DC Transfer Function | AC/DC Sensitivity | Noise | Distortion

DC Small Signal Transfer Function - (Not Available in ICAP/4Rx)

The .TF function produces the DC value of the transfer function between any output node and any input source. It also acquires the input resistance looking into the circuit at the source, and the output resistance looking into the output node.

This analysis computes the small signal ratio of the output node to the input source, and the input and output impedances. Any nonlinear models, such as diodes or transistors, are first linearized based on the DC bias point, then the small signal DC analysis is carried out.


Sensitivity Analysis - (Not Available in ICAP/4Rx)

Sensitivity analysis produces the Operating Point, DC, AC, and Transient sensitivities of any output variable with respect to all circuit parameters, or, the sensitivities of any circuit parameter with respect to any output variable.

There are two sensitivity analysis approaches: traditional SPICE sensitivity and Simulation Templates. Sensitivity is useful when trying to find worst-case circuit operation. By finding the most sensitive components with respect to variation in a design, and moving their values accordingly, a circuit’s more adverse performance can be evaluated. Traditional SPICE sensitivity uses a direct approach to support sensitivity calculations for the DC and AC analyses, wherebythe DC sensitivity is calculated with respect to the DC operating point. IsSpice4 calculates the difference in an output variable (either a node voltage or a branch current) by perturbing each parameter of each device independently. Since the method is a numerical approximation, the results may demonstrate second-order effects in highly sensitive components, or may fail to show very low but nonzero sensitivity. Since each variable is perturbed by a small fraction of its value, zero-valued parameters are not analyzed. The output, consisting of the sensitivity of all circuit parameters (values and model parameters) with respect to a named voltage or current, is placed in the IsSpice4 output file.

IsSpice4 supports a more powerful sensitivity analysis using scripted Simulation Templates. AC, DC, Transient, and OP related sensitivities may be obtained for large parameter perturbations using this method. In addition, this version is more flexible and allows more sorting and output options. For example, you can get the sensitivity of any circuit parameter with respect to any output measurement (maximum, minimum, or rise time for any voltage, current, power dissipation waveform, etc.) as well as the opposite; the sensitivity of any output measurement with respect to any circuit parameter. RSS, EVA and Worst Case options are also available when using Simulation Templates. This is the preferred method for sensitivity analysis.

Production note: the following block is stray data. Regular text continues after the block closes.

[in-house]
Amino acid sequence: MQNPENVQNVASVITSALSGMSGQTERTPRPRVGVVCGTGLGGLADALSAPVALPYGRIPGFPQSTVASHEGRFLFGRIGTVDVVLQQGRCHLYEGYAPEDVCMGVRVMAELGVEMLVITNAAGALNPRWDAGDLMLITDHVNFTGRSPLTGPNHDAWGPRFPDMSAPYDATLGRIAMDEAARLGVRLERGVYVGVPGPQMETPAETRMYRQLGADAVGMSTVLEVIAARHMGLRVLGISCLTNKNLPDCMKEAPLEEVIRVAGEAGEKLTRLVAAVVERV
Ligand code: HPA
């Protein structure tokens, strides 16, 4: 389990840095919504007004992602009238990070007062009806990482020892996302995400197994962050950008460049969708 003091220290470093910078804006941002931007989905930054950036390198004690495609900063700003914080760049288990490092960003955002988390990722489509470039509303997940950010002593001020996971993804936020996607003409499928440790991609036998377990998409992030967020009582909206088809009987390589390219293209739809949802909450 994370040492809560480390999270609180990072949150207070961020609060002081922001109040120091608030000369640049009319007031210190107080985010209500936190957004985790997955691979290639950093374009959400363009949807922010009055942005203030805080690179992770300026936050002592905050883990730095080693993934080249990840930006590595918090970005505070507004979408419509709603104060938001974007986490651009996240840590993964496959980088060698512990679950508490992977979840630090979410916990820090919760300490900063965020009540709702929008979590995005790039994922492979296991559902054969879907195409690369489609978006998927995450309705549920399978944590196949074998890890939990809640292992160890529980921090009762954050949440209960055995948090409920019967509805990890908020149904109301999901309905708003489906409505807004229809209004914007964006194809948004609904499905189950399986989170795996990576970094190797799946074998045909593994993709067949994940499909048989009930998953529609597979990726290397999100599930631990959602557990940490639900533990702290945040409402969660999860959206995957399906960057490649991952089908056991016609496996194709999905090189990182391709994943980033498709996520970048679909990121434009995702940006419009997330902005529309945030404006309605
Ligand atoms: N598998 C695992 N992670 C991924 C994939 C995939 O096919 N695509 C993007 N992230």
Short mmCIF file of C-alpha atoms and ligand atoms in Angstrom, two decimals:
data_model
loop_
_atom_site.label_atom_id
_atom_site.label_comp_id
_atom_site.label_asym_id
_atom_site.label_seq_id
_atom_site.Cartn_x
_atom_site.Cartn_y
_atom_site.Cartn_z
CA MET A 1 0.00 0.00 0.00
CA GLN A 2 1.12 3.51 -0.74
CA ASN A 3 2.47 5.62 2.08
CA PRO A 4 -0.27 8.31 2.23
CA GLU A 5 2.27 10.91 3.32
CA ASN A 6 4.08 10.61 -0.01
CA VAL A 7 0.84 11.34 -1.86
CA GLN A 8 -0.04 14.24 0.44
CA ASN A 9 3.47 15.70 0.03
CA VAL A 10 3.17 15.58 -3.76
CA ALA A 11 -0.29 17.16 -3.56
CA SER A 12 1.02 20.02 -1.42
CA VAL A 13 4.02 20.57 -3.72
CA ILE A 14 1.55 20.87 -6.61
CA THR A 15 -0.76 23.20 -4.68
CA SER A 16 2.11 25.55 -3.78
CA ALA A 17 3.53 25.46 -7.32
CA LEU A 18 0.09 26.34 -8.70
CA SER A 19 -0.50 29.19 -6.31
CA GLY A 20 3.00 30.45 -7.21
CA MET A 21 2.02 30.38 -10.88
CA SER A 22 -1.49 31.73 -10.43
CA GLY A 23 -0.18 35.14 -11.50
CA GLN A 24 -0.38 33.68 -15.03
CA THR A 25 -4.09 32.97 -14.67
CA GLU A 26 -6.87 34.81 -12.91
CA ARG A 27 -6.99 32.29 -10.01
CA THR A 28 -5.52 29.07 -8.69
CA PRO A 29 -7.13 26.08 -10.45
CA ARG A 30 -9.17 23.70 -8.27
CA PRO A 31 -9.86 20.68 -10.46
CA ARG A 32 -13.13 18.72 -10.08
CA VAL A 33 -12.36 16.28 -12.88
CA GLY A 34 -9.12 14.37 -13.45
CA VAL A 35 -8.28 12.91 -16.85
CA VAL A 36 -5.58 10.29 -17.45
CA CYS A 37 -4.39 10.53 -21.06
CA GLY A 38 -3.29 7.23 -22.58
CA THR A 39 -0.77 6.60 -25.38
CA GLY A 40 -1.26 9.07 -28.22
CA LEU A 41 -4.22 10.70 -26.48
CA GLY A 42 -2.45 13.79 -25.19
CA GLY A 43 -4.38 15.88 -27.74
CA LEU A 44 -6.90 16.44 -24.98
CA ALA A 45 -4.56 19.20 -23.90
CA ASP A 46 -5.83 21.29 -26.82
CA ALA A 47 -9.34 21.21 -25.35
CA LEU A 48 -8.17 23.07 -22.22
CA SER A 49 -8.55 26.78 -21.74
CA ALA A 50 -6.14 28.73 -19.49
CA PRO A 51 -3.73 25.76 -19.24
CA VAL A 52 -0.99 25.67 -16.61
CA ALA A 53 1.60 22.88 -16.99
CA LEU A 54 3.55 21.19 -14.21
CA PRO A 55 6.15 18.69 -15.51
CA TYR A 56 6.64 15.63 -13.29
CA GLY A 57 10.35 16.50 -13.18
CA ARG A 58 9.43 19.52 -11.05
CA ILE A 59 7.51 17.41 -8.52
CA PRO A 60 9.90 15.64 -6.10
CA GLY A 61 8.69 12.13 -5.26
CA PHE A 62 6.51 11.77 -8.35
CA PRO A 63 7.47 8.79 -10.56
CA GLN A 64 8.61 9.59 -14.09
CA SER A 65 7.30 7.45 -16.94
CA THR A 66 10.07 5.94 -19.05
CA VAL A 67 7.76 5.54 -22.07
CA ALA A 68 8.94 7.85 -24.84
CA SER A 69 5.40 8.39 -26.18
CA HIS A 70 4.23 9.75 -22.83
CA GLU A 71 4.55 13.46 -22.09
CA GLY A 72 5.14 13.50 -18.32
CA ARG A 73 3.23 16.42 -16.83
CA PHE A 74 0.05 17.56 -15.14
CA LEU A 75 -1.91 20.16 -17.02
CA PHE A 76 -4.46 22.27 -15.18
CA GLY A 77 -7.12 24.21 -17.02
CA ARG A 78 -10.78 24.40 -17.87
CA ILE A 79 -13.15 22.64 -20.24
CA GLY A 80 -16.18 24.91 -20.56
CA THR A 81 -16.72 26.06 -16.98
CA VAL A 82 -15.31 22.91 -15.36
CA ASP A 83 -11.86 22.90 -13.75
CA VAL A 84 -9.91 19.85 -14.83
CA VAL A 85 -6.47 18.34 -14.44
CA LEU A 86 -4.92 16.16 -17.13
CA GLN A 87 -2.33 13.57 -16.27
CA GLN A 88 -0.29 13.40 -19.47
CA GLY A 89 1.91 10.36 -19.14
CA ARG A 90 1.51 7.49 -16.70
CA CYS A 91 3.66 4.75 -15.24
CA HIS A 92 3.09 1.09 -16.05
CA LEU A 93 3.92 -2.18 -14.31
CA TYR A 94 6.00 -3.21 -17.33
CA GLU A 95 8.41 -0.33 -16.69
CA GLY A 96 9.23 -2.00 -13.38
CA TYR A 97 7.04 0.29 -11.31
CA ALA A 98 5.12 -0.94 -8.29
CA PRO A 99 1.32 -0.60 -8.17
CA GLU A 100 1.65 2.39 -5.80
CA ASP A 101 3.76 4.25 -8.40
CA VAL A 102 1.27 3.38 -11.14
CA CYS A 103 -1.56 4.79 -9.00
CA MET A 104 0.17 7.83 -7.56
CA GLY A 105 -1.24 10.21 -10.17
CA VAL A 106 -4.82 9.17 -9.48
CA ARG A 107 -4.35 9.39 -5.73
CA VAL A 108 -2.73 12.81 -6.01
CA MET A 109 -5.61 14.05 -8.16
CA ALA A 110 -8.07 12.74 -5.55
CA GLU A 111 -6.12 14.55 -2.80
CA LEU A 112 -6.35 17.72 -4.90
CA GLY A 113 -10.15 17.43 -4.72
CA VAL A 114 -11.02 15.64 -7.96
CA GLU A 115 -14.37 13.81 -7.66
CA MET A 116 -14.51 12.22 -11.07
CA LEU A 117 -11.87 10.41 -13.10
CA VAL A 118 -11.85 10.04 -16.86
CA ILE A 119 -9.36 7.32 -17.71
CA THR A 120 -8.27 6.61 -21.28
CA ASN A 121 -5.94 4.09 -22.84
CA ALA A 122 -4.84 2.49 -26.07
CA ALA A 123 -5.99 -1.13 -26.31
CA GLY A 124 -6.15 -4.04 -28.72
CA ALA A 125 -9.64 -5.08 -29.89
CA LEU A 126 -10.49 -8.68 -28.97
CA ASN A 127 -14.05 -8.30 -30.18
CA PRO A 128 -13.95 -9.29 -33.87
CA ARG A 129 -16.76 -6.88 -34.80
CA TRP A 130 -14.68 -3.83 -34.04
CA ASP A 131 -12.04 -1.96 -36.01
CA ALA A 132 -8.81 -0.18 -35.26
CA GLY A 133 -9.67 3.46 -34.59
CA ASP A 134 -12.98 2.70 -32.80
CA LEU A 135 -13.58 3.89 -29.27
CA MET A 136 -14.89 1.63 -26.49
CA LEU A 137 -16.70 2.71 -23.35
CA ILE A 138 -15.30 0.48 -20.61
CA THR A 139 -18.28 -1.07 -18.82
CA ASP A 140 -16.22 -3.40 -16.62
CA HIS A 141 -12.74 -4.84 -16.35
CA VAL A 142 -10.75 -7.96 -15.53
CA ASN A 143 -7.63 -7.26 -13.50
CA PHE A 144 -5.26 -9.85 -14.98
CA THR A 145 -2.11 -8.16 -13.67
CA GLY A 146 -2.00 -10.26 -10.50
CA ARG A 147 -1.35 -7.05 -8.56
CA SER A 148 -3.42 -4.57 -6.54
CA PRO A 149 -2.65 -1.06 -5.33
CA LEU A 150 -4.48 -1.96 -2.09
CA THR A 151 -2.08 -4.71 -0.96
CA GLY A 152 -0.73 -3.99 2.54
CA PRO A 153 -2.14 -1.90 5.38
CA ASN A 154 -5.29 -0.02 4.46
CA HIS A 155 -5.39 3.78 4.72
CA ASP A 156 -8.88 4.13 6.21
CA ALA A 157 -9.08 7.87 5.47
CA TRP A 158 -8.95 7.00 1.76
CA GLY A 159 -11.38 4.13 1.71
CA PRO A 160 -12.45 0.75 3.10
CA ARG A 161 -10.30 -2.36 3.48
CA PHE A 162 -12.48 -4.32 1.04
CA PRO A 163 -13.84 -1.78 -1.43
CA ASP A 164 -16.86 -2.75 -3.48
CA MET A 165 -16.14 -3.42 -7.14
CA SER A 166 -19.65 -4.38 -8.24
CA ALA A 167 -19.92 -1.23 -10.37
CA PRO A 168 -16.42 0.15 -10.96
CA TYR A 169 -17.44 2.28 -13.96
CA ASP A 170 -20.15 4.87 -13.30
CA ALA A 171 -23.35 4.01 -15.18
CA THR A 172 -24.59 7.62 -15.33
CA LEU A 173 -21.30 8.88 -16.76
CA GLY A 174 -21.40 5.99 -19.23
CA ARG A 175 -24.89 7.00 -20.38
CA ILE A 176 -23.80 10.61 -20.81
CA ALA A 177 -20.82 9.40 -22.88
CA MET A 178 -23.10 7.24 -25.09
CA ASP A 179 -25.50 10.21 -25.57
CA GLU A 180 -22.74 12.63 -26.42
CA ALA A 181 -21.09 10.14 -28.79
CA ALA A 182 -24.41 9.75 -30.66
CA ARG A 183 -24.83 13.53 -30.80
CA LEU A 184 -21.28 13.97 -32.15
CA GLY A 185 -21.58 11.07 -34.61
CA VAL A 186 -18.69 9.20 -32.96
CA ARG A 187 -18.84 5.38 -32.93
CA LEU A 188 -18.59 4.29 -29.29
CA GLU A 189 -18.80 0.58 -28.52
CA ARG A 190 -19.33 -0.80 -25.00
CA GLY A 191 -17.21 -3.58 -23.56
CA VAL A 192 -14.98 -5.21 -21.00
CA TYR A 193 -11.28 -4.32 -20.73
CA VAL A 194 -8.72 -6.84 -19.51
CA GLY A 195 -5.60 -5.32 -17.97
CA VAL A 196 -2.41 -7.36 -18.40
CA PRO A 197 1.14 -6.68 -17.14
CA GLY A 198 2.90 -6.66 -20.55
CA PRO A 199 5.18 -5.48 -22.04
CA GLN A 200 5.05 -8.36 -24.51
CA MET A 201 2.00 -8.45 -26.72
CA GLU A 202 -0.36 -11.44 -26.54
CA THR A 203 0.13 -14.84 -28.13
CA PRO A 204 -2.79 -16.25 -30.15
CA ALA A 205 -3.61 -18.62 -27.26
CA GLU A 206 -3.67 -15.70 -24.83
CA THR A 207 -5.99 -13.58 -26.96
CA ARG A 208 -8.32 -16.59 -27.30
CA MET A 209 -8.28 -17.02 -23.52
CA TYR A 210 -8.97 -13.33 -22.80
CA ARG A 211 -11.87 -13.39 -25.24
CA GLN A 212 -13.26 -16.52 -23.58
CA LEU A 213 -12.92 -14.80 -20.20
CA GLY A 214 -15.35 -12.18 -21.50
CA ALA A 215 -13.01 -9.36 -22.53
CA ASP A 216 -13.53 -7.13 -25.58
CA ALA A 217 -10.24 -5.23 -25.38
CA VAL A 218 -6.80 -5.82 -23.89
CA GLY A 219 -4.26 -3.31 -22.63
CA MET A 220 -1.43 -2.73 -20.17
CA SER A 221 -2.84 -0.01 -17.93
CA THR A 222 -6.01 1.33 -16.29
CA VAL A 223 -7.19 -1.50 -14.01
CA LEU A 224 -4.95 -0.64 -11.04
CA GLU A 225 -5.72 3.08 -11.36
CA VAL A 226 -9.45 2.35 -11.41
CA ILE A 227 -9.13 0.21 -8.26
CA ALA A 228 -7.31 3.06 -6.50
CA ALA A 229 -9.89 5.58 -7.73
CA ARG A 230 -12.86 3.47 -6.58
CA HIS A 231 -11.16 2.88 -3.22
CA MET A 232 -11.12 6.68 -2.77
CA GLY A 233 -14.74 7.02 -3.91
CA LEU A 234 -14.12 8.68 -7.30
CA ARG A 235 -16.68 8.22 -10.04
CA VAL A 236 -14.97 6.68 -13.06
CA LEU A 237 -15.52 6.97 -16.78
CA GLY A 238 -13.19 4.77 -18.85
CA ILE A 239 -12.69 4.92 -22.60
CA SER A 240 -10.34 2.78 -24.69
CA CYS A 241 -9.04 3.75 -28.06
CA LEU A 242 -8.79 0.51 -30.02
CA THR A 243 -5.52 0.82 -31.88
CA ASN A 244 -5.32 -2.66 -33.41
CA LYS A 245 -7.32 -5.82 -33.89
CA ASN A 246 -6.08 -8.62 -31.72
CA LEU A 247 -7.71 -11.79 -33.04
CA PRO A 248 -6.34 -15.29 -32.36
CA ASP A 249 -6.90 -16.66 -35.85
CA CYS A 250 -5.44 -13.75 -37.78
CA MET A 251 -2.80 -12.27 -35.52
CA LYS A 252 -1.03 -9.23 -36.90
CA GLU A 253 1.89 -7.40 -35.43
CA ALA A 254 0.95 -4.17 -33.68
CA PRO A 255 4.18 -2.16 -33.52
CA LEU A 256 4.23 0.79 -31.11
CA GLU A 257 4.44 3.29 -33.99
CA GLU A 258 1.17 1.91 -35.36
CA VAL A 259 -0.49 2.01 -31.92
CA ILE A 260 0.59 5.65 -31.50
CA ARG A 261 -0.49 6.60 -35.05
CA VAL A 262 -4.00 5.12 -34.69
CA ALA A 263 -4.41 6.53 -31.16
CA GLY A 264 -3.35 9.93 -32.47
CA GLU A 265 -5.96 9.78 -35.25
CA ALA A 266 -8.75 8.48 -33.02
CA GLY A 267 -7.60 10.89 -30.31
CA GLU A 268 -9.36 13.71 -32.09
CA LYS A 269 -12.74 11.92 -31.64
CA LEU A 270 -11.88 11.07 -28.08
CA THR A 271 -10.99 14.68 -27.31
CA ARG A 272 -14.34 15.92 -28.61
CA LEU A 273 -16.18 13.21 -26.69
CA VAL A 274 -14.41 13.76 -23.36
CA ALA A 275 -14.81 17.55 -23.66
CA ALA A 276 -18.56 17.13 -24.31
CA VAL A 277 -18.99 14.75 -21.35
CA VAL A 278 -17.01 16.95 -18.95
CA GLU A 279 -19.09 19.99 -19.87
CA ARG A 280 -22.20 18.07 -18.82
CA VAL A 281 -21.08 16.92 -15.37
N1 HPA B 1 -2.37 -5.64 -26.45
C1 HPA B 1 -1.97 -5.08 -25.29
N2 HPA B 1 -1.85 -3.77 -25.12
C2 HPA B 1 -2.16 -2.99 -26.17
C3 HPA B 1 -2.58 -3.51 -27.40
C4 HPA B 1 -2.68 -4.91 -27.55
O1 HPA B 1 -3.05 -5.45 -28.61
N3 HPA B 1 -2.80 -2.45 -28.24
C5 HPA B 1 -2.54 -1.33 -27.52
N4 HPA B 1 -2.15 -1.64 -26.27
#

Noise Analysis - (Not Available in ICAP/4Rx)

Noise analysis computes the integrated noise contributions for each noise generating element in the circuit over the frequency range which is specified in the SPICE Noise statement. It also calculates the level of input noise from the specified input source, which is required to generate the equivalent output noise at a specified output node.

The calculated value of the noise corresponds to the spectral density of the circuit variable viewed as a stationary gaussian stochastic process. After calculating the spectral densities, the noise analysis integrates these values over the specified frequency range in order to determine the total noise voltage or total noise current. The particular output variables are defined by the Noise analysis statement.

Noise data is stored in the output file in two forms. One is for noise spectral density curves, INOISE and ONOISE, and the other is for the total integrated noise over the specified frequency range. All noise voltages/currents are in squared units (V2/Hz and A2/Hz for spectral density, V2 and A2 for integrated noise) to maintain consistency and prevent confusion.

Resistors have thermal noise. (Note: To remove a resistor’s thermal noise from the noise calculation, set its temperature to -273.15.) Semiconductor devices have shot, flicker, and burst noise. Capacitors, inductors, and controlled sources are noise-free. Each noise source is assumed to be statistically uncorrelated to the other noise sources in the circuit. Each noise source value is calculated independently. The total noise is the RMS sum of the individual noise contributions.


Distortion Analysis - (Not Available in ICAP/4Rx)

Distortion analysis computes the steady-state harmonic and inter-modulation products for small input signal magnitudes. Distortion analyses can be performed using linear devices and the following semiconductors; diode, BJT, JFET, MOSFET and MESFET. If there are switches present in the circuit, the analysis will continue to be accurate if the switches do not change state under small excitations, which are used for distortion calculations.

In the distortion analysis, a multidimensional Volterra series analysis is solved using a multidimensional Taylor series to represent the nonlinearities at a specific circuit operating point. Terms are used up to the third order in the series expansions. One of the advantages of the Volterra series technique is that it computes distortions at mix frequencies symbolically (i.e. n F1 ± m F2). It is possible, therefore, to obtain the strengths of distortion components accurately even if the separation between them is very small. The disadvantage is, of course, that if two of the mix frequencies coincide, the results are not merged together and presented. However, this could be done as a post-processing step in Intusoft’s IntuScope waveform processing tool. One will have to keep track of the mix frequencies and add the distortions at coinciding mix frequencies together.